You can pick out a lot of horns on the dilemma that is Mexico.

The big one, most likely, is the issue with immigration and that one branches off into several smaller points that include border violence, drug trafficking and the desperate need in the United States for Mexican labor.

Water issues frequently stick up as one side of the border claims the other is taking advantage. And then there is trade, which comes with its own tines of alleged barriers, quotas, rules and food security questions.

But the bottom line is this: Mexico and the United States have a long and profitable trading relationship.

“Mexico is one of our largest trading partners,” said Pete Olsen, agriculture attaché with the USDA Foreign Agriculture Service in Mexico City.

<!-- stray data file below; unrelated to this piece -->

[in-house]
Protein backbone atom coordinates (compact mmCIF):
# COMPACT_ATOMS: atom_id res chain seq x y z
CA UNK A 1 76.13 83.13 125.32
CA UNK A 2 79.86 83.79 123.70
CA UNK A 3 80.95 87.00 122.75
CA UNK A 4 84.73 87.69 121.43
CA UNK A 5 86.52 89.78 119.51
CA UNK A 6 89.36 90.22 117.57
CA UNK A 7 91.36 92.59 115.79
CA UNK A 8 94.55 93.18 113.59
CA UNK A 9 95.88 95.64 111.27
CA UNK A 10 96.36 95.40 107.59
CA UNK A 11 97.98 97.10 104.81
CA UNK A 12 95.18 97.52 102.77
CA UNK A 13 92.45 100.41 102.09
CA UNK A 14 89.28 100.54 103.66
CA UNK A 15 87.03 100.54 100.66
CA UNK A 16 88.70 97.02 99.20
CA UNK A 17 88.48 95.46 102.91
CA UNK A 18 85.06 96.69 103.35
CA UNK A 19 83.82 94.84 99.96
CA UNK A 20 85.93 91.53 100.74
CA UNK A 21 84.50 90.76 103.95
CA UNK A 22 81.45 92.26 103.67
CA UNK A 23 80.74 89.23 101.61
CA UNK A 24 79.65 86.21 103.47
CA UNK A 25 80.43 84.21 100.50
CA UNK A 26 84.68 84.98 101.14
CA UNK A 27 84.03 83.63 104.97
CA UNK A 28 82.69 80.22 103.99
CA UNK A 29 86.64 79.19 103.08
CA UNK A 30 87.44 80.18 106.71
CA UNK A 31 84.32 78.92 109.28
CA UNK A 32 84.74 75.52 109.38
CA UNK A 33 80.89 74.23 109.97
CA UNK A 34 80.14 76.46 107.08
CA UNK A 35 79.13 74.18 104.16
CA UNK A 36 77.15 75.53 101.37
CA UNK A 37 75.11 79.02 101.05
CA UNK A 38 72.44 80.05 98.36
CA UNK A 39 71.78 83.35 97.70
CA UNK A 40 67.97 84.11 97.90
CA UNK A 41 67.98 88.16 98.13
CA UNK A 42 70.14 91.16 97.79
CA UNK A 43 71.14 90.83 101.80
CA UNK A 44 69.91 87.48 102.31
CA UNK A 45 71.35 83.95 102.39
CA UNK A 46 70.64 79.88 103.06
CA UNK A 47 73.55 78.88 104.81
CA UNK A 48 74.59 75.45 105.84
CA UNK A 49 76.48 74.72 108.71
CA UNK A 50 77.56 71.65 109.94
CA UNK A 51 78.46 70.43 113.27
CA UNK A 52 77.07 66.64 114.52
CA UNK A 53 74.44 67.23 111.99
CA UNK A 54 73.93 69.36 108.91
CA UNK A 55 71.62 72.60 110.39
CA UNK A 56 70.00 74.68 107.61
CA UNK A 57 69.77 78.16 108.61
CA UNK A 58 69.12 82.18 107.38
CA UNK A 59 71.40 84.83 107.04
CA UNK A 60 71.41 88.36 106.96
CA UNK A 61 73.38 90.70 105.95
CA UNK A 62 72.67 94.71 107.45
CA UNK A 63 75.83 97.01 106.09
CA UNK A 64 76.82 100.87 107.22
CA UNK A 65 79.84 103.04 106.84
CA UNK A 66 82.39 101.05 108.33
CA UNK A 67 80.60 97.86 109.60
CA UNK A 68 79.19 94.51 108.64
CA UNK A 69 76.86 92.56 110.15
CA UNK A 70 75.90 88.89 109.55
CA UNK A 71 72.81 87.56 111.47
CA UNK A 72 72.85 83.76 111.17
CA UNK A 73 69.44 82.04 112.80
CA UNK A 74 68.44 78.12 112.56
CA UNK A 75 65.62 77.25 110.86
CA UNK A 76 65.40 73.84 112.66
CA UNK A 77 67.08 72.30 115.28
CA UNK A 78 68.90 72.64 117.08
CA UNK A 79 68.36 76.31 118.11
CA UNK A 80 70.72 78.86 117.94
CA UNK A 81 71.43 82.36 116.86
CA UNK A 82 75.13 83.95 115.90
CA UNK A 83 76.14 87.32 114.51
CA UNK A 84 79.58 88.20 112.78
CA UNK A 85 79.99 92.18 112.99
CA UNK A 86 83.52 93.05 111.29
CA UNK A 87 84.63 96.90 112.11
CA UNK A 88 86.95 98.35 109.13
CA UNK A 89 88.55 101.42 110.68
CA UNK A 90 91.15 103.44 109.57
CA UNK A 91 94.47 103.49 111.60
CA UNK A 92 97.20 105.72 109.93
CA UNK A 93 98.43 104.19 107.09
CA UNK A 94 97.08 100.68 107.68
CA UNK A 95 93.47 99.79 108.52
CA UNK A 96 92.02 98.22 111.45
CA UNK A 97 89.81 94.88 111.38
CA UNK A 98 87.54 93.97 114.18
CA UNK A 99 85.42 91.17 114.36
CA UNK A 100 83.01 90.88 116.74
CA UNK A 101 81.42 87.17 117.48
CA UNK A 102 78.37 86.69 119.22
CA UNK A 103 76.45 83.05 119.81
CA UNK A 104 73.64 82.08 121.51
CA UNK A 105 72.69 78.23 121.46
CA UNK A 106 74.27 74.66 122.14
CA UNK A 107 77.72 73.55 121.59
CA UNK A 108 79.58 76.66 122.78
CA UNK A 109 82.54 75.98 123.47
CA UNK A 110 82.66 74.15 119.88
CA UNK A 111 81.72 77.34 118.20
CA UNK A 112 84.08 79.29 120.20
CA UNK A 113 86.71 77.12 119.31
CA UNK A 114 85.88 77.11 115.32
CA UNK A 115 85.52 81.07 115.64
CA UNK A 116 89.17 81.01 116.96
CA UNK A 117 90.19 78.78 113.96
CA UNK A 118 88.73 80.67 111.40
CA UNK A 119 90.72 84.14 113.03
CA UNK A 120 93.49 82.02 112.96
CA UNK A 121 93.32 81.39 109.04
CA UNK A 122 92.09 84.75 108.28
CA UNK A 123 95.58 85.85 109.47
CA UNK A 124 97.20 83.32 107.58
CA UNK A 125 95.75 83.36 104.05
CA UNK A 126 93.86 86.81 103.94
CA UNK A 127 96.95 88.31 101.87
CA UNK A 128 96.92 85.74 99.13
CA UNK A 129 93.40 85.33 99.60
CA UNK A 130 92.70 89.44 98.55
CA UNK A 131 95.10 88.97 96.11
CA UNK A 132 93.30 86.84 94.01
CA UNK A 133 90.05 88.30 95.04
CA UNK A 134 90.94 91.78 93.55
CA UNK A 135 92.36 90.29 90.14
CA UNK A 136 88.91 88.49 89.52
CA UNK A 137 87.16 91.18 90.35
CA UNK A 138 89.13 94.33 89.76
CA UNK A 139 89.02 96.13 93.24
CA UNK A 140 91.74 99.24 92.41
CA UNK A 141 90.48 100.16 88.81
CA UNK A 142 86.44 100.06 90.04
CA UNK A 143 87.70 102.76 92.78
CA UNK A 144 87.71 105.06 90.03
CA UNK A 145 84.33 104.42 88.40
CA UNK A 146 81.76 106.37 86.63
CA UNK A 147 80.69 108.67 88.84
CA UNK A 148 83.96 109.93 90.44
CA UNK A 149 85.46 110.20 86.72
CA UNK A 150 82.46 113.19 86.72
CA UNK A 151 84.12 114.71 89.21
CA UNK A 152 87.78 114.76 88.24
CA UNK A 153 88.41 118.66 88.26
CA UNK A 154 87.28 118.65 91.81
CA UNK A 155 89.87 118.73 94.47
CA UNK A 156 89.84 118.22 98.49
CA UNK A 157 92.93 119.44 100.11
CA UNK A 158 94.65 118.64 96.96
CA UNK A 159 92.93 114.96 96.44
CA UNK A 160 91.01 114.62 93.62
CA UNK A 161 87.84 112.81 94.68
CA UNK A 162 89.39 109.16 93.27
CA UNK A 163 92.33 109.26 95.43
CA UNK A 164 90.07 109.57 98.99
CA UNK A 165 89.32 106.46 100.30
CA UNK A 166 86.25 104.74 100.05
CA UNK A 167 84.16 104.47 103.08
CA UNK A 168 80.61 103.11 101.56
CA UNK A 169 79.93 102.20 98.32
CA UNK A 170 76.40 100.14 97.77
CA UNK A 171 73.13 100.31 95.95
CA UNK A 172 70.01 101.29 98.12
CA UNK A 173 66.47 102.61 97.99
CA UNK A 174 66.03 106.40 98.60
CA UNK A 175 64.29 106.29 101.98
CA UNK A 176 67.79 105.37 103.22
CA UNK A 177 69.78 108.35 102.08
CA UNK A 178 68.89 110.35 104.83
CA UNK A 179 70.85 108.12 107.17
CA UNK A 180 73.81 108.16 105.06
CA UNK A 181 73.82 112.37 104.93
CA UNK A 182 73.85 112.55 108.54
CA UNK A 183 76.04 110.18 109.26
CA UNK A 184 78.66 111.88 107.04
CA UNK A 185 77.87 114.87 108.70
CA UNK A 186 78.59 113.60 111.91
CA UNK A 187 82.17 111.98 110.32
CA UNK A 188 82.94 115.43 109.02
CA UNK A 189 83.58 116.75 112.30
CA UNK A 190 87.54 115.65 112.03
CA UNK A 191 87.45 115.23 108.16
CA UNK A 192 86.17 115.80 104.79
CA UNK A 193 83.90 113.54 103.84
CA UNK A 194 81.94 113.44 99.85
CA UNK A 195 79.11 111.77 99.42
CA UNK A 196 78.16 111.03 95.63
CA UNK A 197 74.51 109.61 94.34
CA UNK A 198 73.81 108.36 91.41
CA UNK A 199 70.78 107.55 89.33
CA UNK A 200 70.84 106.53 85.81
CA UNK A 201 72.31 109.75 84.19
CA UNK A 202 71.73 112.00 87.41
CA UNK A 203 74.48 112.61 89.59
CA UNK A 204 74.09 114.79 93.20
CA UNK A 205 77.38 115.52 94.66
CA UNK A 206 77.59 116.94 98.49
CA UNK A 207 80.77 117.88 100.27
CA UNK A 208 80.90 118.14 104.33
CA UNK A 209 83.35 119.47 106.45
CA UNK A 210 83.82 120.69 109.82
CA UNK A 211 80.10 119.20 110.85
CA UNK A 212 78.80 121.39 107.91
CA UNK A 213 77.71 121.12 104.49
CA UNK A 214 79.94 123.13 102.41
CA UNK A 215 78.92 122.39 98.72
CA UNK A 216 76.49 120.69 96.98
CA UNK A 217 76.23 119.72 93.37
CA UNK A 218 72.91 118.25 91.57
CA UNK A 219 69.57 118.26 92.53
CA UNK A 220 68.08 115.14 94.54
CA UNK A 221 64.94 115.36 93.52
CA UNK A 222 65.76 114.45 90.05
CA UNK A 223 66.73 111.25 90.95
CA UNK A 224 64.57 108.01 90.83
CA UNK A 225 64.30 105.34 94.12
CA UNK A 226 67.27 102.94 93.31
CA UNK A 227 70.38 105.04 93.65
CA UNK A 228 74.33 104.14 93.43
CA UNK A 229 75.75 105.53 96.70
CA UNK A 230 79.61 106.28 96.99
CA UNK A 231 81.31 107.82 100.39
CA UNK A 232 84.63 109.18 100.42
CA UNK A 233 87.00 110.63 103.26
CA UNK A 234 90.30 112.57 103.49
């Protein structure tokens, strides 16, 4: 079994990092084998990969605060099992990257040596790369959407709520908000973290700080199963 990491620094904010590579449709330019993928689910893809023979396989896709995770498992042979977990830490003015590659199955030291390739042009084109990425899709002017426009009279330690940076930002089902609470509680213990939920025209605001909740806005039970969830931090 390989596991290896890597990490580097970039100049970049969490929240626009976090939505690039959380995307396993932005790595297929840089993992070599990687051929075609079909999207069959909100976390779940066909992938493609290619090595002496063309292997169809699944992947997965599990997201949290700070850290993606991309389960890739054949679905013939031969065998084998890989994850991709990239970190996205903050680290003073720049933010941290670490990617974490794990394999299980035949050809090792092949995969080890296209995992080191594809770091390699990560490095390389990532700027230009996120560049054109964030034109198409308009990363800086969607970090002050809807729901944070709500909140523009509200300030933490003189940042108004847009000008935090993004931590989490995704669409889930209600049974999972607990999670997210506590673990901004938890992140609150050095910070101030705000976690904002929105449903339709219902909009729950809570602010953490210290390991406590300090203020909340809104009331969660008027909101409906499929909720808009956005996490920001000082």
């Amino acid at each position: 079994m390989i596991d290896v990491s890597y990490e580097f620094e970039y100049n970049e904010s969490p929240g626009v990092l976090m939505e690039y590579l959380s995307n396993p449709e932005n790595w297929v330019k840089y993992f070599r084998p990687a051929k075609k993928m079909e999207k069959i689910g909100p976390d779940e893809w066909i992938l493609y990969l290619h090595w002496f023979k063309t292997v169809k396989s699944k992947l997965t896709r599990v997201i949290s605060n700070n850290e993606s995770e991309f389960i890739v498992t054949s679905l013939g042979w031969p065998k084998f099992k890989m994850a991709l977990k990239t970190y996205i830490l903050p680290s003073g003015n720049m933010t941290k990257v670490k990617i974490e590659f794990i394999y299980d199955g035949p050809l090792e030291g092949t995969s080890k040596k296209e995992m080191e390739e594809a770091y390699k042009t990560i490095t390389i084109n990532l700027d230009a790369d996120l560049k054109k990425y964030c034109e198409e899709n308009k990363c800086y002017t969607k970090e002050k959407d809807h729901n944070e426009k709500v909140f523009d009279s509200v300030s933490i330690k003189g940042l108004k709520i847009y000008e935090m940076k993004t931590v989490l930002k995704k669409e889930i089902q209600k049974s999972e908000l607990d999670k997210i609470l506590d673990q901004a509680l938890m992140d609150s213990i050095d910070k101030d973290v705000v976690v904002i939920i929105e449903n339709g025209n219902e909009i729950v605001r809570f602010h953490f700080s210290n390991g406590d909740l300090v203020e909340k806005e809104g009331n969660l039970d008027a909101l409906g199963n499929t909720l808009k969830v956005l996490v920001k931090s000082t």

Olsen led off a panel discussion on trade issues at the Texas Produce Association annual conference in San Antonio.

“We have a big time trade relationship with Mexico,” Olsen said. U.S. exports to Mexico top $19 billion annually. Imports are $16.5 billion. Mexico wants increased U. S. market access, “especially for potatoes, avocadoes and poultry. Food safety will be an issue and Mexican imports have to meet USDA standards.”

USDA has 19 offices in Mexico, including FAS, the Animal-Plant Health Inspection Service or APHIS and the Agricultural Research Service.

“Mexico also wants to eliminate some trade barriers and build on NAFTA,” he said.

Mexican agriculture production includes corn, cattle, poultry, sugar cane, swine, forages, sorghum, tomatoes, avocadoes, peppers and dry beans.

But Mexican agriculture has its share of production problems. “Recently, agriculture’s share of the Mexican labor force has been declining as labor shifts to manufacturing. And we have the immigration issue, as everyone knows.”